The New Rules of Theater Etiquette
You would think that by 2019 we would have a consensus about what to do with our cell phones at the theater. Most of us are pretty good at setting them on silent as we take our seats, but resisting the urge to text or surreptitiously post to Instagram? That's not so easy for everyone.
Recently, during a performance of the new musical The Wrong Man, Joshua Henry, the Tony-nominated star of Carousel and Shuffle Along, grabbed a cell phone out of an audience member's hand and thew it under the bleachers. The move made major waves in the Broadway community, where phone use during shows has become the hot-button issue of the season.
Simplest thing in the world folks:— Javier Muñoz (@JMunozActor) October 2, 2019
Turn off your fucking cell phones before the show begins.
And while tensions are running high at the moment, this isn't a new phenomenon. Patti LuPone famously stopped a performance of Gypsy in 2015 and had an audience member removed from taking her picture. In June, as Laura Benanti was finishing her lauded run in Lincoln Center Theatre's My Fair Lady, she stopped the show to address the incessant ringing of an audience member’s phone. “This is a theater,” she said. “Why isn't your phone off? Please turn it off.” She got a hearty round of applause.
Of course, the question of who is texting can always trump the taboo of when they text. Recently, during a performance of the much buzzed about (and excellent) Slave Play, Rihanna—whose music is featured in the show—texted the playwright Jeremy O. Harris. He later brushed off any criticism of the digital interlude in a tweet that read, “When my idol texts me during a play I’ve written, I respond.”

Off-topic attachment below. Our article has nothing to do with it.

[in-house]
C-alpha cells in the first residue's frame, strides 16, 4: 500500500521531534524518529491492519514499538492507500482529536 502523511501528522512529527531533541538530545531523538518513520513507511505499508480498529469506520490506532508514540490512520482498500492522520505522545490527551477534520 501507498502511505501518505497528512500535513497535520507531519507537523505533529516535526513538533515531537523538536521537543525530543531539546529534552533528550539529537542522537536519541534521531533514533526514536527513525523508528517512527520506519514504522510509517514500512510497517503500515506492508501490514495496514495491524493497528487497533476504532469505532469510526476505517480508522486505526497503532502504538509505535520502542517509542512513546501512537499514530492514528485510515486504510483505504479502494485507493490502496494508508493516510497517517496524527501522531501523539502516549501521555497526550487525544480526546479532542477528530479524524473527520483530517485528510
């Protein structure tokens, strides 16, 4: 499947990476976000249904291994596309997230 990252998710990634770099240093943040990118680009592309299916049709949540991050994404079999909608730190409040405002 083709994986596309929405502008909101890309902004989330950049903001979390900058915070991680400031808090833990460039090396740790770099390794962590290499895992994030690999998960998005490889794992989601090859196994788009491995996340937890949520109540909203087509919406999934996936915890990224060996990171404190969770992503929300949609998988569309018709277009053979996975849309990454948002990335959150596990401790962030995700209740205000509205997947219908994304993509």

Two things I learned today about the Type of theatre maker I am:— Jeremy O. Harris (@jeremyoharris) September 15, 2019
When my idol texts that she’s running late. I hold the curtain for her.
When my idol texts me during a play I’ve written, I respond. pic.twitter.com/78081zXnje
It’s the topic du jour from producers' offices to the bar at Joe Allen: What is contemporary theater etiquette and who gets to decide?
When I was a kid, the night before my mom would take me into New York City to go to the theater, I would be so excited that I would sleep in my outfit. Usually, it was Bugle Boy khakis, a button-down shirt, and sometimes a tie. (Blazers don't sleep well.) Today, dressing up for the theater is the exception and not the rule, and while it’s no big deal to go casual for a Sunday matinee, there are certainly unwritten rules of theater etiquette that should be taken seriously. (I should know: Earlier this year, my 10-year-old niece Sadie wrote a list of them that went viral on Twitter.)
I am, admittedly, more of a stickler than most. I recently found myself at Tootsie: The Comedy Musical for a second time. I love this show, but I only made it as far as the second number before the staff of the Marquis Theater asked me to leave. Why? The woman in Row B of the mezzanine crinkling her Twizzlers after inhaling a bag of pretzels during the overture was the last straw! After an usher declined to assist me, I walked to her row, reached across the man seated on the aisle, and grabbed the Twizzlers. I threw them into the aisle, and went back to my seat for about a minute, until I was asked to leave.
I was embarrassed—but I can't promise I wouldn't do it again. I’ve since been back to Tootsie and had a wonderful time but was reminded by this unfortunate incident—some call it Twizzlergate—that there are rules to attending the theater that are important for everyone to follow. Doing so benefits the cast, the audience, and you if I happen to be sitting nearby.
No talking, no singing, just watch the show.